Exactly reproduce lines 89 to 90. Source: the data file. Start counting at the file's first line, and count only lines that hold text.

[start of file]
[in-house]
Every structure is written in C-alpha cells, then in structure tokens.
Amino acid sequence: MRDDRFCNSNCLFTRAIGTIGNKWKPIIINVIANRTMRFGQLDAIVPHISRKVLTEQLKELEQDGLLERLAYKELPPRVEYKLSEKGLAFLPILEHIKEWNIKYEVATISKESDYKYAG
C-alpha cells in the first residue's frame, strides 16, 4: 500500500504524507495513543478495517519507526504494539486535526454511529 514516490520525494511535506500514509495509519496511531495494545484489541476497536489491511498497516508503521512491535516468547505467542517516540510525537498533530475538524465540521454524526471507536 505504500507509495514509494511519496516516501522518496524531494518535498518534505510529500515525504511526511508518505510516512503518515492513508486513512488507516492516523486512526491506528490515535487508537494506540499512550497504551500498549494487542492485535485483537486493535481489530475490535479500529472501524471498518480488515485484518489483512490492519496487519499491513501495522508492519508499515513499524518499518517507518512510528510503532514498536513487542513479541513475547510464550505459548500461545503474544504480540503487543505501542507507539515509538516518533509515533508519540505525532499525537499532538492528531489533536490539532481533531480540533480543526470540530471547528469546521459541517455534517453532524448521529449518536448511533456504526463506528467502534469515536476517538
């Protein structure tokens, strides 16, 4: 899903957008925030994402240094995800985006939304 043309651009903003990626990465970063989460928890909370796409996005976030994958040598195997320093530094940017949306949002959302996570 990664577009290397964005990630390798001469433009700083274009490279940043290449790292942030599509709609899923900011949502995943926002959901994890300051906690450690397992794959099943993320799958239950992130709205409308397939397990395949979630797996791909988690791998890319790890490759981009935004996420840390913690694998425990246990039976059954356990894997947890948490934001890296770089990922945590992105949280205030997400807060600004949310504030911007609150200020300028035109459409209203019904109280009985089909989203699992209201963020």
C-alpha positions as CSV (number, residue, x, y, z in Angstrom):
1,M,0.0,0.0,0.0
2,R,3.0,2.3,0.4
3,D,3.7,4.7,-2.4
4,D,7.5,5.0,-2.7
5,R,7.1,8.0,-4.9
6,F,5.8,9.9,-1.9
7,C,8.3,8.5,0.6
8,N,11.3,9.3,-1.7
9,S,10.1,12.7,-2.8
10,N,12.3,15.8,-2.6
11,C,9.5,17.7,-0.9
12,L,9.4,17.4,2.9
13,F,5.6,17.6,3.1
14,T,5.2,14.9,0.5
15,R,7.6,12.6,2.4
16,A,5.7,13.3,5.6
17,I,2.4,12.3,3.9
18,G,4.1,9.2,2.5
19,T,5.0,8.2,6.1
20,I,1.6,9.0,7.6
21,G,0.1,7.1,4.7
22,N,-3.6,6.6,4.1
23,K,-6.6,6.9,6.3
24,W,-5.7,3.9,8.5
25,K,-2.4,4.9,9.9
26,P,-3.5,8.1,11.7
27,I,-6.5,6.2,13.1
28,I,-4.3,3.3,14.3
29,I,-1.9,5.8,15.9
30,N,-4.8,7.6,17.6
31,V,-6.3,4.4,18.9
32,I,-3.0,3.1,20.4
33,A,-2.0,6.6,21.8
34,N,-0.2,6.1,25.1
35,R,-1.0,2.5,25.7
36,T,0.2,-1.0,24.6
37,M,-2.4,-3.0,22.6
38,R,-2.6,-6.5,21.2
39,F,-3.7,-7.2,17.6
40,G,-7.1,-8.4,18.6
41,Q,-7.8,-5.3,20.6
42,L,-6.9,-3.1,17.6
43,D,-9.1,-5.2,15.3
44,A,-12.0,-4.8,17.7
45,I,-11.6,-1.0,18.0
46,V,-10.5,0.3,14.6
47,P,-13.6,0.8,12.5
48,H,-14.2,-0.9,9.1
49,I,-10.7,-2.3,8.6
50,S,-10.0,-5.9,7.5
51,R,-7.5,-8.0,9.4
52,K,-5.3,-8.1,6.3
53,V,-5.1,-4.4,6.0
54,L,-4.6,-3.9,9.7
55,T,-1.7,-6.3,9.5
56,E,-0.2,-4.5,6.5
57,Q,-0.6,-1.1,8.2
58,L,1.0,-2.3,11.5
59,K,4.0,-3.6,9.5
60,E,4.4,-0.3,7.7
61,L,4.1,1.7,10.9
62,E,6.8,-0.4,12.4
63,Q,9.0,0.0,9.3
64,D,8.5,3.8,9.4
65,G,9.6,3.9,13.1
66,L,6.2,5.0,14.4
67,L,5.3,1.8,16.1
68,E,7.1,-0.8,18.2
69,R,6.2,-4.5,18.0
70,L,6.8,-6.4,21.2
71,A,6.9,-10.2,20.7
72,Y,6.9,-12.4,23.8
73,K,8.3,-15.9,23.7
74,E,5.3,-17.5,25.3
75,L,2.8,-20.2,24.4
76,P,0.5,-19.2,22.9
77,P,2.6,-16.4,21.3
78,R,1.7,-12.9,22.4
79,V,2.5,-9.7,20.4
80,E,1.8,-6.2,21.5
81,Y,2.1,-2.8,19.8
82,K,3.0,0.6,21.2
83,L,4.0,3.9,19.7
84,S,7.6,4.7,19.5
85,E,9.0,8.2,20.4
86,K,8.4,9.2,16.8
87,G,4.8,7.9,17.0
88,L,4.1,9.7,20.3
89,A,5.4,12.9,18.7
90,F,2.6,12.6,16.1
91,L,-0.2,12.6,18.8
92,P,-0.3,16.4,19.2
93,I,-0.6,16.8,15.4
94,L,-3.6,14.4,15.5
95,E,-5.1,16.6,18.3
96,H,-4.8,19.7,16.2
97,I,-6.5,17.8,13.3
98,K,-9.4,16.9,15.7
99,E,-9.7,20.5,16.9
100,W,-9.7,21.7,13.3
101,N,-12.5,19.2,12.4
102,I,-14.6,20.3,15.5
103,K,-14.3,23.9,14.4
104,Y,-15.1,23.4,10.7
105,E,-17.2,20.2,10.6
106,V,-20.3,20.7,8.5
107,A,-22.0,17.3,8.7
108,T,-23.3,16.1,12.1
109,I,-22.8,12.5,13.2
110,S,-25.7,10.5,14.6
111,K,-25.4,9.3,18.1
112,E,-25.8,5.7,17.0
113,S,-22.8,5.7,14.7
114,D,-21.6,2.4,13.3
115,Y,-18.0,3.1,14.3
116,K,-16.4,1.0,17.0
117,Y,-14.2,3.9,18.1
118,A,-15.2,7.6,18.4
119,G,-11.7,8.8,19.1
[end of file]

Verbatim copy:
83,L,4.0,3.9,19.7
84,S,7.6,4.7,19.5